Russian suspected of massive Bitcoin fraud convicted in France for money laundering


A Russian wanted by the United States in connection with a massive bitcoin theft has been sentenced in France to five years in prison for money laundering.
Aleksandr Vinnik was sanctioned by a French court on December 7 after a lawsuit in which prosecutors presented a scheme involving emails disguised as invoices containing malware that would cripple the target’s computer. until a ransom is paid in cyber-currency.

They said a total of 188 people fell victim to the scheme between 2016 and 2018, earning Vinnik some $ 165 million.

While Vinnik was cleared of charges of random software attacks, he was convicted of laundering money he extorted through other software – called Locky – used in the attacks.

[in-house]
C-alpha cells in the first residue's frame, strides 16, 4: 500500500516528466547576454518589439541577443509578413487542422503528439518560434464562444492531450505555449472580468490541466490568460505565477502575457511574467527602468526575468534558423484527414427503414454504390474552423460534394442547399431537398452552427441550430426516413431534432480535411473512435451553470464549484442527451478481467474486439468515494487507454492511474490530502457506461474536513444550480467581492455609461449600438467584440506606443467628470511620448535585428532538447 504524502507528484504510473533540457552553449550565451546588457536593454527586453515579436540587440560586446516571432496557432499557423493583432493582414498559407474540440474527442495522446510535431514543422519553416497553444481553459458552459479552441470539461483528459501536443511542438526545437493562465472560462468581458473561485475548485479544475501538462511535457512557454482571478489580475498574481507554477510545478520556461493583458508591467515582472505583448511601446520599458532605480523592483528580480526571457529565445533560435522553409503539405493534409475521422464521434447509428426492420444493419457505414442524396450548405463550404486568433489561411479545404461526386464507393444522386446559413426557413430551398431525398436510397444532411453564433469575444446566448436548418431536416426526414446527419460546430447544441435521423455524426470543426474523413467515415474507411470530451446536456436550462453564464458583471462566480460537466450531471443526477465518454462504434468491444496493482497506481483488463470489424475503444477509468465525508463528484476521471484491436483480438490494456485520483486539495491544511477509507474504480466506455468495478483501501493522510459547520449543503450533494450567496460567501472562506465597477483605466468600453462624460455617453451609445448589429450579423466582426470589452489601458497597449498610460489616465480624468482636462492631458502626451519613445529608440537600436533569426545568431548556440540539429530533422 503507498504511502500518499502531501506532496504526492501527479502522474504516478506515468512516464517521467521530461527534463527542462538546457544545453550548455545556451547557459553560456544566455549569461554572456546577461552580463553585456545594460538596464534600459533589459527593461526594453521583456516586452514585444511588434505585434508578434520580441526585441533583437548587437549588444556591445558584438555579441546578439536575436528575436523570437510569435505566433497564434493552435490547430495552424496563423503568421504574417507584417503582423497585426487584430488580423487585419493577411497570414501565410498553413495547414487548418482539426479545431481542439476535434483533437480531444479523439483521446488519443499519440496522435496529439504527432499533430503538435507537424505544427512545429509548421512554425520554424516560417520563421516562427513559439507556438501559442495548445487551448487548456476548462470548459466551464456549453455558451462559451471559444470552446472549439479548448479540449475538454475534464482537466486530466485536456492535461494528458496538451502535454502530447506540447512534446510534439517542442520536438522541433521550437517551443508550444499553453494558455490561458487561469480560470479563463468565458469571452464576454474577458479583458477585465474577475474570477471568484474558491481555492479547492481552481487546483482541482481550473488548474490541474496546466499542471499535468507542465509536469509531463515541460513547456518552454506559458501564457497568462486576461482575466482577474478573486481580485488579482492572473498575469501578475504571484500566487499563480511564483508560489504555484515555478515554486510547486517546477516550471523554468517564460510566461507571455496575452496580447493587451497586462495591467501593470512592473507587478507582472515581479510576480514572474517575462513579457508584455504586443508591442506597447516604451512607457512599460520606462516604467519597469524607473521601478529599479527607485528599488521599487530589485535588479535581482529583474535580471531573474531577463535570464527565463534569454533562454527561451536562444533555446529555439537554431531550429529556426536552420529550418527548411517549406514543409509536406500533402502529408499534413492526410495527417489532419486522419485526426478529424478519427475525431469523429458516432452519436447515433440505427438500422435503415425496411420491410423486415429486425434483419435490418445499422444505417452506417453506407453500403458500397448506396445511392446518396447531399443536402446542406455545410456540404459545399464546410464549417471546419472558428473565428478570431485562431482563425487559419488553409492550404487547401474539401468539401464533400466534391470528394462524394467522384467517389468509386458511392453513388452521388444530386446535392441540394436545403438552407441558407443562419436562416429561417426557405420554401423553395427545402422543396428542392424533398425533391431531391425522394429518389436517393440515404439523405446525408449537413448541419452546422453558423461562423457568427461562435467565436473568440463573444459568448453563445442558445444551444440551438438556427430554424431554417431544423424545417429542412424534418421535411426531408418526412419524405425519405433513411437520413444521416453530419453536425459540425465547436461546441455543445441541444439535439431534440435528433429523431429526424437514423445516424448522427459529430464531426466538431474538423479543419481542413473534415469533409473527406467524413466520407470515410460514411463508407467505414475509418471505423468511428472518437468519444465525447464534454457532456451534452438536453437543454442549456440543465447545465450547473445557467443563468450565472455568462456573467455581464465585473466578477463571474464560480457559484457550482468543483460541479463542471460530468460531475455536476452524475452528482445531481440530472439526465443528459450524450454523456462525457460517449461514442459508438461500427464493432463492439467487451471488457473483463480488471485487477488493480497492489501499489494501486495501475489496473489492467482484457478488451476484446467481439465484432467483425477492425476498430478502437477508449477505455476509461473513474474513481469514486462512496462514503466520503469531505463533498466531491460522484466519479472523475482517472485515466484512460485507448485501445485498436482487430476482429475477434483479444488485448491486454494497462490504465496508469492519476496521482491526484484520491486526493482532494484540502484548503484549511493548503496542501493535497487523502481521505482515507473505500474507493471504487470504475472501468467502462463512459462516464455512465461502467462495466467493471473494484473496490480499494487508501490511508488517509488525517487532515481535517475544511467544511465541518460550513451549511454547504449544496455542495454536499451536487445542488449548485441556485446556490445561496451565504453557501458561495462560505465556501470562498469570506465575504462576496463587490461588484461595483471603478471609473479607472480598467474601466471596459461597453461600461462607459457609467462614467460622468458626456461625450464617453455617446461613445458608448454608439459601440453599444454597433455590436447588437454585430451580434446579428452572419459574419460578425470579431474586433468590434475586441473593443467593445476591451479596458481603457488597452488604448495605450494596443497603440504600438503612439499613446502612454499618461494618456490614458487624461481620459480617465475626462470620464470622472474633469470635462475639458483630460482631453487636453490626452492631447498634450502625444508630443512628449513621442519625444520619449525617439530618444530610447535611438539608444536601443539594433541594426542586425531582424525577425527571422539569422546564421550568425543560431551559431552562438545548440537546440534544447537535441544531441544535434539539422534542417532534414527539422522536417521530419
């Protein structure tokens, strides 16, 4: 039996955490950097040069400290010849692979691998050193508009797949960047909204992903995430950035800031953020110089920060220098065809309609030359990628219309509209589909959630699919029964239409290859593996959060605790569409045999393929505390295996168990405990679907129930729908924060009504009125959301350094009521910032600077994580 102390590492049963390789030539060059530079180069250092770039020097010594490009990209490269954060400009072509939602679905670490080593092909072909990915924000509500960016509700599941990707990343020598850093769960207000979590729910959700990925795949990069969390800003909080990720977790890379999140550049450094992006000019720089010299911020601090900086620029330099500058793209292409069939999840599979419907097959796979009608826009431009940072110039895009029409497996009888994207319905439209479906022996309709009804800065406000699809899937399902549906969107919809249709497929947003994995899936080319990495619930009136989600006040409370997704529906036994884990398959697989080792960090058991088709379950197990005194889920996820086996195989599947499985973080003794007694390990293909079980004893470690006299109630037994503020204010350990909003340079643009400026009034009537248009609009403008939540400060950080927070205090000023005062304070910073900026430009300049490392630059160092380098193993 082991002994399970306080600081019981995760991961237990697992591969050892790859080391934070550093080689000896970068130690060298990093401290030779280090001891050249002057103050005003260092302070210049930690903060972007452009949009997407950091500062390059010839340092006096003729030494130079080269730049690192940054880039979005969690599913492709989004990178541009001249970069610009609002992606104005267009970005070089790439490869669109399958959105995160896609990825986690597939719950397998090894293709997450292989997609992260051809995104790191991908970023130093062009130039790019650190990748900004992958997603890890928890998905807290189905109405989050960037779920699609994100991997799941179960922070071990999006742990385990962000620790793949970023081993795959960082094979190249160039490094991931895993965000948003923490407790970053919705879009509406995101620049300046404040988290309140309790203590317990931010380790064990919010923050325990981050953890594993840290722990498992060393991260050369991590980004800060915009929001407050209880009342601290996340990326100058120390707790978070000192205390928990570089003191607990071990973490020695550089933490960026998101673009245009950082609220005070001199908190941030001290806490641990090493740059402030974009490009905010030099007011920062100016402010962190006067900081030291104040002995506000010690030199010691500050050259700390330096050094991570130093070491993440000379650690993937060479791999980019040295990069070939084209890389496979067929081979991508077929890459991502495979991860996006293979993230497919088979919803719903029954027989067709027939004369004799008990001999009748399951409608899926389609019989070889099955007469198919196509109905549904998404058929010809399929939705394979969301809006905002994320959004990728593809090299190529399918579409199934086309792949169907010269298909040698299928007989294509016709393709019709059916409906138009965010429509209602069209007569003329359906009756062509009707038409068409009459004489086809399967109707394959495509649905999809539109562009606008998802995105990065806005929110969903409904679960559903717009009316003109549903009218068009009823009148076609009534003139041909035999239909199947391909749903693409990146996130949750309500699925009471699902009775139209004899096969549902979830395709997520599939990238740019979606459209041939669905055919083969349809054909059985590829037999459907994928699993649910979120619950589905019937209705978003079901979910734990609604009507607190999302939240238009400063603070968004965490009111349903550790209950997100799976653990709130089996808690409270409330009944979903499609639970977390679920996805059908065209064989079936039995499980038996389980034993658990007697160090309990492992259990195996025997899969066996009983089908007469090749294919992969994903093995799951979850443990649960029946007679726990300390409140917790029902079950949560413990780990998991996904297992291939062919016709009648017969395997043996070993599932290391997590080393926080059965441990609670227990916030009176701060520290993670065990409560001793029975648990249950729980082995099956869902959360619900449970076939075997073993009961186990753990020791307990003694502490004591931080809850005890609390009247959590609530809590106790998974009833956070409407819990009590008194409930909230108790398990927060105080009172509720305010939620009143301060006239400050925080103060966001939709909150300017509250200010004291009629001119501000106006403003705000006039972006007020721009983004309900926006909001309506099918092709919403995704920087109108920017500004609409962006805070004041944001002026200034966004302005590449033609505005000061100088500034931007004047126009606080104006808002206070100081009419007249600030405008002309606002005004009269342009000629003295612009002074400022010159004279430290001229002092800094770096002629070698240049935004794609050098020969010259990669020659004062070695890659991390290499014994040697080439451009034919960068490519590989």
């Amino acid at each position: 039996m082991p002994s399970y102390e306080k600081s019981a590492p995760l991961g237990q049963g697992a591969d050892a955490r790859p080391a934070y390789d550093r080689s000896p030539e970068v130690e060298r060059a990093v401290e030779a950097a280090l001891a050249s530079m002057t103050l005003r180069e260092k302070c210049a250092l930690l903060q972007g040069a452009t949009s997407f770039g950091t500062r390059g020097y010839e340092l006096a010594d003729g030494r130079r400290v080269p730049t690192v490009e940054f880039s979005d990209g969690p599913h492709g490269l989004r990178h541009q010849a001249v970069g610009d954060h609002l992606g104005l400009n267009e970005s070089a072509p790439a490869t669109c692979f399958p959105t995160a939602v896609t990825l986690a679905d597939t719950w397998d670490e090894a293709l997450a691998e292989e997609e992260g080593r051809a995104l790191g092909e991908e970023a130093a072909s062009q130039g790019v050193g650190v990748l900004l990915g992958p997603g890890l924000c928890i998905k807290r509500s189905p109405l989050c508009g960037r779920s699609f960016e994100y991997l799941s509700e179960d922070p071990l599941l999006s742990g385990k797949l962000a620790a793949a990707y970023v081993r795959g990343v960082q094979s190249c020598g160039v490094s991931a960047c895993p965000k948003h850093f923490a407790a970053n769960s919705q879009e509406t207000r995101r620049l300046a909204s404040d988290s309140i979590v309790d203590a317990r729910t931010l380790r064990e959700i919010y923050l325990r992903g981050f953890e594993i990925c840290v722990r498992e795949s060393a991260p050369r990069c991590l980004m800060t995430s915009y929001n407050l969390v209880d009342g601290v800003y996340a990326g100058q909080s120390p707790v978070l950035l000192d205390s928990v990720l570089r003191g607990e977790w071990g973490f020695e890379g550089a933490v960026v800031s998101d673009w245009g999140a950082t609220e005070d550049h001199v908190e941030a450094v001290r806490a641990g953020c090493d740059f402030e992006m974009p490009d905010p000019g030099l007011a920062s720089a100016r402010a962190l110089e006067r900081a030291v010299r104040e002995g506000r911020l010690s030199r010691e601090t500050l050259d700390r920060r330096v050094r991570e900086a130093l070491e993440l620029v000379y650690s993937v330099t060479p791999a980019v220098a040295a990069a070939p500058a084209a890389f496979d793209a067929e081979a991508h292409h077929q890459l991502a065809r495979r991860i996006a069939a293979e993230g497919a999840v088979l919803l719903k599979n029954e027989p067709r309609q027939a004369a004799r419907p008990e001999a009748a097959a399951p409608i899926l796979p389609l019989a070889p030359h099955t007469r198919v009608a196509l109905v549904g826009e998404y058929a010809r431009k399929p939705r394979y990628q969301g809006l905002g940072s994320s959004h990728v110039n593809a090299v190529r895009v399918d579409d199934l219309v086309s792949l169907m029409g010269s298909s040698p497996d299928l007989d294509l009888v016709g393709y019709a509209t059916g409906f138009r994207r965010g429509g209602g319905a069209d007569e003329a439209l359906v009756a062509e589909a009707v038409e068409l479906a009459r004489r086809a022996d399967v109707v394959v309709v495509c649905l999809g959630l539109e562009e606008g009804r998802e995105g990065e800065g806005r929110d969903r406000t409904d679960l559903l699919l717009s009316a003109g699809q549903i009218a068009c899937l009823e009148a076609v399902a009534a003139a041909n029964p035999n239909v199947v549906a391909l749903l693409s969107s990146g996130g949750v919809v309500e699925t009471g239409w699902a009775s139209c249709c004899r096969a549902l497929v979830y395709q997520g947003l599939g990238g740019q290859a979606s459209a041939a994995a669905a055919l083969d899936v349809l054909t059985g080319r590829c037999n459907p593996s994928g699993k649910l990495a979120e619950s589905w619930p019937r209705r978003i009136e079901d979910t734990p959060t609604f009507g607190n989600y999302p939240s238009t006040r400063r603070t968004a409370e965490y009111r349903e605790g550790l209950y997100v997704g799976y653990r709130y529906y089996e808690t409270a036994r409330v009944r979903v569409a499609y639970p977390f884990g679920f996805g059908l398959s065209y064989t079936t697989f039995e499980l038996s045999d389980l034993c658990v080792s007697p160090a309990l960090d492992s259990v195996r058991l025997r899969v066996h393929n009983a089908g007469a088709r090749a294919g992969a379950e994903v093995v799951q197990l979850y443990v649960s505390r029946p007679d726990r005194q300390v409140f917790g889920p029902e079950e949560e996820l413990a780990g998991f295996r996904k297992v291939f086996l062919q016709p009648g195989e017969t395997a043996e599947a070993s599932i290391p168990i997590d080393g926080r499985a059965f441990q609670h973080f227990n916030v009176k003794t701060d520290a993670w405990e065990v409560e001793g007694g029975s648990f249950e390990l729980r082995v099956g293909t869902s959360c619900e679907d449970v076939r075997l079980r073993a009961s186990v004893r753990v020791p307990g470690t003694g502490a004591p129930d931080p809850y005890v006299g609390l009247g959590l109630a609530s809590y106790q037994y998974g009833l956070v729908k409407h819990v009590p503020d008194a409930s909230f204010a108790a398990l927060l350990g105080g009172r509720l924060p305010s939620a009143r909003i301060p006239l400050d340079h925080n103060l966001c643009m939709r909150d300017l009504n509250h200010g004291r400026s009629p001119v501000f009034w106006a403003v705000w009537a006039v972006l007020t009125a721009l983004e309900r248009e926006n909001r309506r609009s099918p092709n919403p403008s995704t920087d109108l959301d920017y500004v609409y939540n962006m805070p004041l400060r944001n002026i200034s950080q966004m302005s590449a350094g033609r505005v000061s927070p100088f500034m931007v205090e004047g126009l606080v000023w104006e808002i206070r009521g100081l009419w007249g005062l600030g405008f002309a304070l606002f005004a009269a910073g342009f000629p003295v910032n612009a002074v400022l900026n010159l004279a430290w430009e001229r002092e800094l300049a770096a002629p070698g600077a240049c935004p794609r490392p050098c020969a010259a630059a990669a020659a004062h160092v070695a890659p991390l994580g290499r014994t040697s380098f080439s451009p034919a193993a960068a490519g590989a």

Vinnik claimed he was innocent of the charges and his lawyer said they would likely appeal the verdict.

The 41-year-old was arrested on a US arrest warrant in 2017 at a Greek beach where he was vacationing with his family.

Vinnik has been identified by US authorities and others as an administrator or manager of a “digital currency exchange” – where people can buy and sell cryptocurrencies such as bitcoin and others – known as the name of BTC-e.

The United States has accused Vinnik of exploiting BTC-e, one of the most popular websites for buying and selling bitcoin. US indictment alleged website lacked “basic anti-money laundering controls and policies,” making it one of the main ways cybercriminals around the world launder money .

The United States fought in a Greek court to secure Vinnik’s extradition, but Russia filed a concurrent extradition request, claiming he faced smaller and unrelated criminal charges in Russia.

If convicted in the United States, he faces up to 55 years in prison.

Halfway through the judicial struggle, however, France also filed for extradition in a Greek court on similar charges of theft, and in January he was transferred to Paris.

Vinnik was one of seven Russians detained or charged worldwide in 2018 for US cybercrime.

With reports from AFP and Interfax


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